News

Not Enough Male Teachers in Primary Schools Cause for Concern

Catholic Communications, Sydney Archdiocese,
21 Sep 2015

Professor Tania Aspland at ACU urges governments and communities to find ways to attract more young men to the teaching profession

More men must be encouraged to become teachers if we are to end what has become a "man drought" in school classrooms says Executive Dean of Education and Arts at the Australian Catholic University (ACU), Professor Tania Aspland.

New analysis carried out by ACU using ABS Labour Force data reveals that for more than 20 years fewer than one in five teachers at Australian primary schools have been men.

A closer examination of data for 2014 shows that 16 percent of all NSW primary school teachers were men, or less than approximately one in six. Queensland was even lower with male teachers accounting for just 15% of primary school teaching staff. The figure in Victoria was slightly higher at 18 percent but this is nevertheless still below the one in five average at primary schools in other states and territories.

 "It is widely recognised that male teachers can play a positive role in school communities," says Professor Aspland and cites studies by Australian researchers that continue to show how boys as well as girls benefit from having male teachers.

"Boys seek an adult to relate to and confide in, especially as they approach puberty. Male teachers help girls gain an understanding of how to interact with men, which contributes to their developing self image. These roles are critical as our children develop," she says.

For youngsters who don't have strong male role models at home, having a male teacher during their formative years at primary school can be particularly important. Not only do male teachers provide role models but for those brought up by a single mother the male teacher may also be seen as a father figure by a child or children.

Primary school children need male as well as female teachers as role models during their formative years

According to the Australian Bureau of Statistics the gender balance is more evenly spread at high schools where up to 41 percent of teachers are male. But at primary schools there are fewer and fewer men taking up teaching with some schools having no male teachers at all.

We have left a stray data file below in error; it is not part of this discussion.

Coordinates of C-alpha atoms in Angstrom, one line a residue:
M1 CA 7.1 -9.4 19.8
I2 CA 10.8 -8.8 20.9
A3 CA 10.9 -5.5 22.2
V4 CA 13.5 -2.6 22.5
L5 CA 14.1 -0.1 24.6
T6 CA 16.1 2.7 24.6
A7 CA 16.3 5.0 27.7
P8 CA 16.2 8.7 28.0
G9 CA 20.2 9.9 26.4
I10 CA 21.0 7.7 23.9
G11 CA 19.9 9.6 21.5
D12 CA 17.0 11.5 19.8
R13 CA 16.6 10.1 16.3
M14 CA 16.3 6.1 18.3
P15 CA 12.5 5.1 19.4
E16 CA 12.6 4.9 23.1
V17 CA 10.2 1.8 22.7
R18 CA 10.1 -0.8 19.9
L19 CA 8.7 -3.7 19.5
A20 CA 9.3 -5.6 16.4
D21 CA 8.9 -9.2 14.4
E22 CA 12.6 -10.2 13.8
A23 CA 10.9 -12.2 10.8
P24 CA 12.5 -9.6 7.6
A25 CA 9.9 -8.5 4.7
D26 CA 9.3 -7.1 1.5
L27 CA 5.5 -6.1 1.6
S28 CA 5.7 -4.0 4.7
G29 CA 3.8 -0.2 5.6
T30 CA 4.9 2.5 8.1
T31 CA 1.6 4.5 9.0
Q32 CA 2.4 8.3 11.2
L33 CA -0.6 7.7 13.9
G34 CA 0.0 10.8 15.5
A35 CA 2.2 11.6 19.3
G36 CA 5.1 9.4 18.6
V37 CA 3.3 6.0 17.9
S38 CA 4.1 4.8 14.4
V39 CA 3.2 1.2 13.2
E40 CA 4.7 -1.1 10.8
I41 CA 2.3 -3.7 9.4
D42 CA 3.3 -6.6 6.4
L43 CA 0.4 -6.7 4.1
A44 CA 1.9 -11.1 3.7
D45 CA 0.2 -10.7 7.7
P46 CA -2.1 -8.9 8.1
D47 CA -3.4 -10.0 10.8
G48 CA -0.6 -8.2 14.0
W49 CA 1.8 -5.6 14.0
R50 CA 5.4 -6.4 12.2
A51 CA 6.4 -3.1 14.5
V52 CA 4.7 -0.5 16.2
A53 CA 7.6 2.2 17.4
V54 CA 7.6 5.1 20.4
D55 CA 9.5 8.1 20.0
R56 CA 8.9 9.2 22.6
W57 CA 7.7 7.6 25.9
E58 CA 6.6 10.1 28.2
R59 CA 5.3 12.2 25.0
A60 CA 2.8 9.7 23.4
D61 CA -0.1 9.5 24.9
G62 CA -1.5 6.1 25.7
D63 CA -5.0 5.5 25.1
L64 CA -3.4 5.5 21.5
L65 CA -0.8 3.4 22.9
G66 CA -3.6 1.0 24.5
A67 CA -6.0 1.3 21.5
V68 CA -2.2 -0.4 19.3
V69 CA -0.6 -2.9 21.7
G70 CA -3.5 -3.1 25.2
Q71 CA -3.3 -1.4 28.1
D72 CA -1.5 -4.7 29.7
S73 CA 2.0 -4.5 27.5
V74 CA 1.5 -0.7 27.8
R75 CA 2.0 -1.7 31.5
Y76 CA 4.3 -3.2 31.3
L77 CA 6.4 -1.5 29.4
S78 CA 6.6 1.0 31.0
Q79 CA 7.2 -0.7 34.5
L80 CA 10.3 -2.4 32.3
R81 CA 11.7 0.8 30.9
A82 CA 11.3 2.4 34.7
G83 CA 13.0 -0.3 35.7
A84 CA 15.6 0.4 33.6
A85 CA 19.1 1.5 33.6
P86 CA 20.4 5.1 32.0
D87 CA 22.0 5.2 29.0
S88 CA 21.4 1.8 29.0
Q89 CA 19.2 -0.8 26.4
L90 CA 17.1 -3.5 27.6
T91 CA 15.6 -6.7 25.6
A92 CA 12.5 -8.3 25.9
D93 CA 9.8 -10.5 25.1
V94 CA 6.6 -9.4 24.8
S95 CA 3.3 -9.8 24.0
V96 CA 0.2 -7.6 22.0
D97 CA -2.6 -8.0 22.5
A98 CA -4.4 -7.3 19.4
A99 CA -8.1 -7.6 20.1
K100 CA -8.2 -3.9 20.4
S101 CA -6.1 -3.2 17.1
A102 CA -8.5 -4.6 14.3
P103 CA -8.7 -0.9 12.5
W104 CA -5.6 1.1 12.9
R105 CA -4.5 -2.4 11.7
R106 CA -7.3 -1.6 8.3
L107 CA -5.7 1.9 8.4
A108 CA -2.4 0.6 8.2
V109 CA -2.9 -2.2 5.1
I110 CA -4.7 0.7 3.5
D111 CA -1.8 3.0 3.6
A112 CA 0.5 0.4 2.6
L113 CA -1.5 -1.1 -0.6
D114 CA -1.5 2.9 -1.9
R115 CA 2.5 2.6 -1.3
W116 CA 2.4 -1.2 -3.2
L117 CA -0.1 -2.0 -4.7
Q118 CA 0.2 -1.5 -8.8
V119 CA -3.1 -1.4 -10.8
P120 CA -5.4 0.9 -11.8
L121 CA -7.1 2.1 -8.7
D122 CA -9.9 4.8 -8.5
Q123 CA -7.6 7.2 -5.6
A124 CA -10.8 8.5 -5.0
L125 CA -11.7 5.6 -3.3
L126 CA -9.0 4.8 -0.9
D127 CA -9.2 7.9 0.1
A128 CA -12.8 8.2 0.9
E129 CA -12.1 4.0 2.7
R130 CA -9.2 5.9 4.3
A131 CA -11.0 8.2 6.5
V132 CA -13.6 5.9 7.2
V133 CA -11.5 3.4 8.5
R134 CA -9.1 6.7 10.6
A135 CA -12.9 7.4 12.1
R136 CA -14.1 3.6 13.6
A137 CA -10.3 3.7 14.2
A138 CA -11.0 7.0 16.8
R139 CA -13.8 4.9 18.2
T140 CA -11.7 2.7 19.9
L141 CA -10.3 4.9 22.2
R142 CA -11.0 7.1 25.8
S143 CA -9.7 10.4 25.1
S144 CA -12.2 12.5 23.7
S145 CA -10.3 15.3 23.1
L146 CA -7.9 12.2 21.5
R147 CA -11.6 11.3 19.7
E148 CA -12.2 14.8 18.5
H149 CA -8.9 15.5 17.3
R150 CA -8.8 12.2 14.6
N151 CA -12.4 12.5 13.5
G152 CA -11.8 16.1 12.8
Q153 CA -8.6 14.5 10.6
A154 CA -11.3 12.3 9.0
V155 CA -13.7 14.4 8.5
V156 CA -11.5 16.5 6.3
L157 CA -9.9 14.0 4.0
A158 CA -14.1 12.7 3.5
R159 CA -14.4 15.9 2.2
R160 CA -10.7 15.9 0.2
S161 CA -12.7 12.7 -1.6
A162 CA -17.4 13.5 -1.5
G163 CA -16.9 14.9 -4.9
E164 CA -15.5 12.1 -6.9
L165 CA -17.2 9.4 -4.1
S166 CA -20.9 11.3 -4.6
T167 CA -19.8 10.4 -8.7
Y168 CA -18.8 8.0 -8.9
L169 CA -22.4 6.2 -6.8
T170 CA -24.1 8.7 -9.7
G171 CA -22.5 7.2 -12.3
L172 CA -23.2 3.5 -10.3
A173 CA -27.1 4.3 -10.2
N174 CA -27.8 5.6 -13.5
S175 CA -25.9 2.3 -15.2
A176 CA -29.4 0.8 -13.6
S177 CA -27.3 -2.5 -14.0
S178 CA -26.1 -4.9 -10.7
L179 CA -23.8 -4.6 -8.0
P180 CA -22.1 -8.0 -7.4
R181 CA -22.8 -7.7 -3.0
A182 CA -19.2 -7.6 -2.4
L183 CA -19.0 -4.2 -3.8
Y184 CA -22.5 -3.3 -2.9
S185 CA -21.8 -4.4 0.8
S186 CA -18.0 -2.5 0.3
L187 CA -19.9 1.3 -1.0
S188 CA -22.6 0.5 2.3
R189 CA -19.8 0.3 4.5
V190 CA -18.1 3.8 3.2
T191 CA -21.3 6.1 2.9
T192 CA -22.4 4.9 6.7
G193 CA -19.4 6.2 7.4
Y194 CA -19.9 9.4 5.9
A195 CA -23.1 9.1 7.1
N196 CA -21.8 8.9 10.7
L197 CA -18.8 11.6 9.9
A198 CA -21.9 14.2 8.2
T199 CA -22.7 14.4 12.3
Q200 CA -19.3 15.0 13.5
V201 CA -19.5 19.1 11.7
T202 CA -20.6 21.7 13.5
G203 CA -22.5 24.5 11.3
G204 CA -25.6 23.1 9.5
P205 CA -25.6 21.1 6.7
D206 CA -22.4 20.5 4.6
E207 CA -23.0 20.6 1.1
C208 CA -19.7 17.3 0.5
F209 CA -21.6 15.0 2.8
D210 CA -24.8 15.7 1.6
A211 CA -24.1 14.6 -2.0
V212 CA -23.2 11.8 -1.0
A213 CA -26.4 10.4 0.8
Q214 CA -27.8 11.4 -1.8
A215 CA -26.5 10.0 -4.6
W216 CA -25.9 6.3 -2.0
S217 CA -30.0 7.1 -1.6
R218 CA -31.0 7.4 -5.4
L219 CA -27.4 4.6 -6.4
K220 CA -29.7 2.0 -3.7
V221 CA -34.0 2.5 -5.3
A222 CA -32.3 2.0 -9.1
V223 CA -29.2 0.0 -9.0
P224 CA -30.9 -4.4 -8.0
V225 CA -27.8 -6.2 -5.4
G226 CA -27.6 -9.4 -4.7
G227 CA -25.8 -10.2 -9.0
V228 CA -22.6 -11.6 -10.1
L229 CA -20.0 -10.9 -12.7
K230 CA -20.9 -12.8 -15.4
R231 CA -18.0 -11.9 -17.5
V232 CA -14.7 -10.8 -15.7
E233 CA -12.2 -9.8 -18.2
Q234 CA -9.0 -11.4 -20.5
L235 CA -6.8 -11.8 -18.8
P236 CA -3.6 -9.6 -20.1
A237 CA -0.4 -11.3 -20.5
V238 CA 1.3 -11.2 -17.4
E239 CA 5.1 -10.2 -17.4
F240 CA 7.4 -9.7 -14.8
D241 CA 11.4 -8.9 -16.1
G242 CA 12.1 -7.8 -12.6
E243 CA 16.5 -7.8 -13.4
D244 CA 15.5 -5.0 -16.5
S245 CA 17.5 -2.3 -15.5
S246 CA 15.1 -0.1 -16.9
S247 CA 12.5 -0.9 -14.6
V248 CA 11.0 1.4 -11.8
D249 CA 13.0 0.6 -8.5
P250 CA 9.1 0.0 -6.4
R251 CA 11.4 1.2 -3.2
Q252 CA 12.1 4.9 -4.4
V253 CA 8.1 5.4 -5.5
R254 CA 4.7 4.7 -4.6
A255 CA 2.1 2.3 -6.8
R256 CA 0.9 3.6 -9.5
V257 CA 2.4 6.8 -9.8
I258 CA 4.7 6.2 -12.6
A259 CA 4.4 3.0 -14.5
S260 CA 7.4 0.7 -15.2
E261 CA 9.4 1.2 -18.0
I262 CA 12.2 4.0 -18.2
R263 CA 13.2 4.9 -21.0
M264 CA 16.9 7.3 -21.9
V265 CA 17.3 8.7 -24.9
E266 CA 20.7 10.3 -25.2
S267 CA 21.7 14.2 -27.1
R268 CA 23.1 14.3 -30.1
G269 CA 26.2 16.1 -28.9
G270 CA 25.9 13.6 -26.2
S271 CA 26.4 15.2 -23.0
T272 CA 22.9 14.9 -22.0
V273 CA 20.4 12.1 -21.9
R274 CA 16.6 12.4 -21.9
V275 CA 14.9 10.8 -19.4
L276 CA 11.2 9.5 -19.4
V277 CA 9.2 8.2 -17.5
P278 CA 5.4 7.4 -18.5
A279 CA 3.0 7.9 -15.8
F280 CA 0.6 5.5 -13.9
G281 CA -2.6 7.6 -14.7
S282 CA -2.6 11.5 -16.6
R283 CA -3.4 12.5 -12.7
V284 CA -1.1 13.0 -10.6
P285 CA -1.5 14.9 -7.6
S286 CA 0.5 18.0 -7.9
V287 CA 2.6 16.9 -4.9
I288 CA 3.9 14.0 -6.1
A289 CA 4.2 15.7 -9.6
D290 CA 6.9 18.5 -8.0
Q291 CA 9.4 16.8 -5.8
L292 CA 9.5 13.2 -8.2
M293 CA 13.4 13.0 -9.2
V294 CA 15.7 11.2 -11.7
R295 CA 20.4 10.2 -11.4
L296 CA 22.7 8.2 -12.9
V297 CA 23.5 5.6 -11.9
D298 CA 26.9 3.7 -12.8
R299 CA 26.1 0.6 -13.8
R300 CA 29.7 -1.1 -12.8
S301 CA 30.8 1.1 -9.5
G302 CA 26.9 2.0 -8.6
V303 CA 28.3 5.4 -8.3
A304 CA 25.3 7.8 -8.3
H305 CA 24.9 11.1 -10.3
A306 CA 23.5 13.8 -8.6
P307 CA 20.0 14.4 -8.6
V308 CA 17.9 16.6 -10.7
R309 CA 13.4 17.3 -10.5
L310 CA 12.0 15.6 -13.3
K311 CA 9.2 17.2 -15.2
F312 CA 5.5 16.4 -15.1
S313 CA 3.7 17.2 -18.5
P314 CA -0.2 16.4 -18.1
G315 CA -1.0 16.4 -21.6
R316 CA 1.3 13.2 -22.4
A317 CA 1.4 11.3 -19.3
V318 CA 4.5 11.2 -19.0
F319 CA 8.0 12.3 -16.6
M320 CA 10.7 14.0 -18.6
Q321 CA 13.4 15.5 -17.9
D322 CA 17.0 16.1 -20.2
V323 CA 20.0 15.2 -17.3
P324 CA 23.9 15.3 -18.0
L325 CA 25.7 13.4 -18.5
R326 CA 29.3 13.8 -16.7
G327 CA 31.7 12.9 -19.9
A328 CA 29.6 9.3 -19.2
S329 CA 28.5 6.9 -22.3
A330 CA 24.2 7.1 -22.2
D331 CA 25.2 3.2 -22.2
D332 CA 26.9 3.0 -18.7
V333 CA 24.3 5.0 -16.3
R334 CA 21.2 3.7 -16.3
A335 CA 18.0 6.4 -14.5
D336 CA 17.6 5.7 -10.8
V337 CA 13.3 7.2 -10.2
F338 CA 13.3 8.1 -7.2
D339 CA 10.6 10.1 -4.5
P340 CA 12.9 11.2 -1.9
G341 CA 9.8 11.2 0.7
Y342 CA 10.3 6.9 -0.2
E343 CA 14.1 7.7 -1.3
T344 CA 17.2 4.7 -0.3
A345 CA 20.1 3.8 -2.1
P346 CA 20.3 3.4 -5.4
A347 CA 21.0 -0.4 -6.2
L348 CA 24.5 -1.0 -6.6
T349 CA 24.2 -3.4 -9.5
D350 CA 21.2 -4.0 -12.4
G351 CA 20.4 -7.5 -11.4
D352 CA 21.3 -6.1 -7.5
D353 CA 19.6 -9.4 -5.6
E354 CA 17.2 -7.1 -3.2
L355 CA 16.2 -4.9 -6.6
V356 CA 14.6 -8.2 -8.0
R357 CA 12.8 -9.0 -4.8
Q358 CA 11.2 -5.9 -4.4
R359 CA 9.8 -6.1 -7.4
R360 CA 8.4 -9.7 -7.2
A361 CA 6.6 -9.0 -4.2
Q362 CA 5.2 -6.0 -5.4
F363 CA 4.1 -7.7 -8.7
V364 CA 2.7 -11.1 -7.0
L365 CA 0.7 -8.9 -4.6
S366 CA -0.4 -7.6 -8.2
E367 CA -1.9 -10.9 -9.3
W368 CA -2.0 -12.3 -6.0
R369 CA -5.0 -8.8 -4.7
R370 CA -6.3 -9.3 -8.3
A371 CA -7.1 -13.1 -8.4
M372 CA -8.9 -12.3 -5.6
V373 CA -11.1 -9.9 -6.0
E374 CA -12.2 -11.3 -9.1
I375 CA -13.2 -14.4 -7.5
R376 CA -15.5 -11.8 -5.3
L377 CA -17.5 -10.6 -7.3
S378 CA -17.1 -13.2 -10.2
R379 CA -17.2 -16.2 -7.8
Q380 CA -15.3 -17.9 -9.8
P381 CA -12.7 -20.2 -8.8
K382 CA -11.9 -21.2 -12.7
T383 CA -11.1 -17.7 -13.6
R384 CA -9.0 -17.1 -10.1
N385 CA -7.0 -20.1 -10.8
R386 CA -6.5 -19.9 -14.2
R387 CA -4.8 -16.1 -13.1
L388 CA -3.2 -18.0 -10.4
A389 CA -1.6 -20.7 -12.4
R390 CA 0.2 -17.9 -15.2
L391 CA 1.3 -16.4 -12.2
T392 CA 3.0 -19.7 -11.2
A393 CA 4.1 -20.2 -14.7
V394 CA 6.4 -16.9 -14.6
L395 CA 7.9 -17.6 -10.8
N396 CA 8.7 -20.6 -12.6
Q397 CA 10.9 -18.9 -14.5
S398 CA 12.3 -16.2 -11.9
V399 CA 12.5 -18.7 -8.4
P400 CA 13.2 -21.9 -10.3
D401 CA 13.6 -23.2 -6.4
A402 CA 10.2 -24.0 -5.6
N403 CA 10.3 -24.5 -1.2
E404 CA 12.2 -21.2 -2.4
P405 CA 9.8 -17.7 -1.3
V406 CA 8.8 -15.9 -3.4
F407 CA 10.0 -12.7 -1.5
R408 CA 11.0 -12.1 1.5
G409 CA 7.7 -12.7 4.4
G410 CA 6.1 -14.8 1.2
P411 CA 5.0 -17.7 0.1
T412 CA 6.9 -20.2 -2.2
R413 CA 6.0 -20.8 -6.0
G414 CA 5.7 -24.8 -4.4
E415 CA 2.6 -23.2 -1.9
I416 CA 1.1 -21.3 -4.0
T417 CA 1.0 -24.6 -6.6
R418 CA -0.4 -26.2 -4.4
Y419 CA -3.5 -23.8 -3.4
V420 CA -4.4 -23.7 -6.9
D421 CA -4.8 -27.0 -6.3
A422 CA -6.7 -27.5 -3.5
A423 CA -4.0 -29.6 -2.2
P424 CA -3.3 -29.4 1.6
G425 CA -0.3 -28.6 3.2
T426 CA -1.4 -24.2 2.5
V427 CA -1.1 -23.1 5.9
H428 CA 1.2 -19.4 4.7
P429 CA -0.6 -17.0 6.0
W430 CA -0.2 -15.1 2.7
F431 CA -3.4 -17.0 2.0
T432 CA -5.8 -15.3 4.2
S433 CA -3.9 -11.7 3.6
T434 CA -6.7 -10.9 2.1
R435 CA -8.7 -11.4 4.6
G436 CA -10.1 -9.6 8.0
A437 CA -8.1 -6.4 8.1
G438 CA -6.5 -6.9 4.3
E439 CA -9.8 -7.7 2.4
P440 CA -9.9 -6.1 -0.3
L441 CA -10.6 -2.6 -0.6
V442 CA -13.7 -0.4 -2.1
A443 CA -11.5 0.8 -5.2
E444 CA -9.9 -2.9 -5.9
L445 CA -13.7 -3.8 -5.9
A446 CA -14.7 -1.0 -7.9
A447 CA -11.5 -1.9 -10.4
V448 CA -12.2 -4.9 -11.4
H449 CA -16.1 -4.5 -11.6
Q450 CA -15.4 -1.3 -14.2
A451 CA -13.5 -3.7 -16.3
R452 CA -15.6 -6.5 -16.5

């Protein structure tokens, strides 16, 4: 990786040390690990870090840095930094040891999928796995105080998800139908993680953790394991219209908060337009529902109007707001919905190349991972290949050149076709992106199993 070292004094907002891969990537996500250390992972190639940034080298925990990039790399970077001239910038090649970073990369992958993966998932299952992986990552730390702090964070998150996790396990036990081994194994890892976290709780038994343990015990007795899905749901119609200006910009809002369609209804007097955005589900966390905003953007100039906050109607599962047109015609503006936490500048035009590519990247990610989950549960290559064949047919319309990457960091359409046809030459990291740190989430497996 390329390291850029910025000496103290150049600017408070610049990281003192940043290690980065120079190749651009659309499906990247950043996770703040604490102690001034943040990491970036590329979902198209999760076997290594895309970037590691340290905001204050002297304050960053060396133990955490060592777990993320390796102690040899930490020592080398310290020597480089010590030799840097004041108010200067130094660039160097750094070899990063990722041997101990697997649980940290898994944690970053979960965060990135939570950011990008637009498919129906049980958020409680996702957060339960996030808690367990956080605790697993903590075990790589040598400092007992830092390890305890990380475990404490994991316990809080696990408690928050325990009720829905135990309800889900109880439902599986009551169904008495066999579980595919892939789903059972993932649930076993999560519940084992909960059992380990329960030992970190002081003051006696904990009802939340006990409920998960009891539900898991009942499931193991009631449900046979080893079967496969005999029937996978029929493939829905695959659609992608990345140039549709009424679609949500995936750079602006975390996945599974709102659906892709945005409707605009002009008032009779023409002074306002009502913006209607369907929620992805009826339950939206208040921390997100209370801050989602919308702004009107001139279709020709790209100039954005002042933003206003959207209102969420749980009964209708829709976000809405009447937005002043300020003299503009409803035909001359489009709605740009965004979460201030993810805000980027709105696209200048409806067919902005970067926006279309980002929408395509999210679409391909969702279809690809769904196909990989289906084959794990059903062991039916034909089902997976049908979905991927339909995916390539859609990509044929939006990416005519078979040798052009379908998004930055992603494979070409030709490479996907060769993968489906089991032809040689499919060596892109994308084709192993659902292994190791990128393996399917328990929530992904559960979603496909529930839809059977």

"Australia needs to give our children the best start in life and that means giving them a chance to learn from the best male and female teachers," Professor Aspland says and believes it is essential Australia urgently address the gender imbalance among teachers at the nation's primary schools.

She has called on the state as well as federal governments, policy makers and school communities to consider a range of strategies for boosting male participation in teaching including education campaigns, the offer of scholarships and even suggests that setting targets at teacher training colleges be considered.

Less than one in five teachers are men at Australia's primary schools

In the 1960s as well as the 1970s almost the same number of men as women taught in Australian primary schools. But each decade since has seen sharp falls in male numbers with the NSW Primary Principals Association citing status and pay as principal factors in this decline.

The relatively low rates of pay for primary school teaching in today's world are also a turn off for many men. Contemporary stereotypes of what is a "masculine" job together with fears about the perception of men working with young children are among the reasons suggested by the low numbers of men entering the teaching profession at primary school level.

"For far too long too few young men have been choosing to become a teacher and this is something we must urgently address," Professor Aspland says.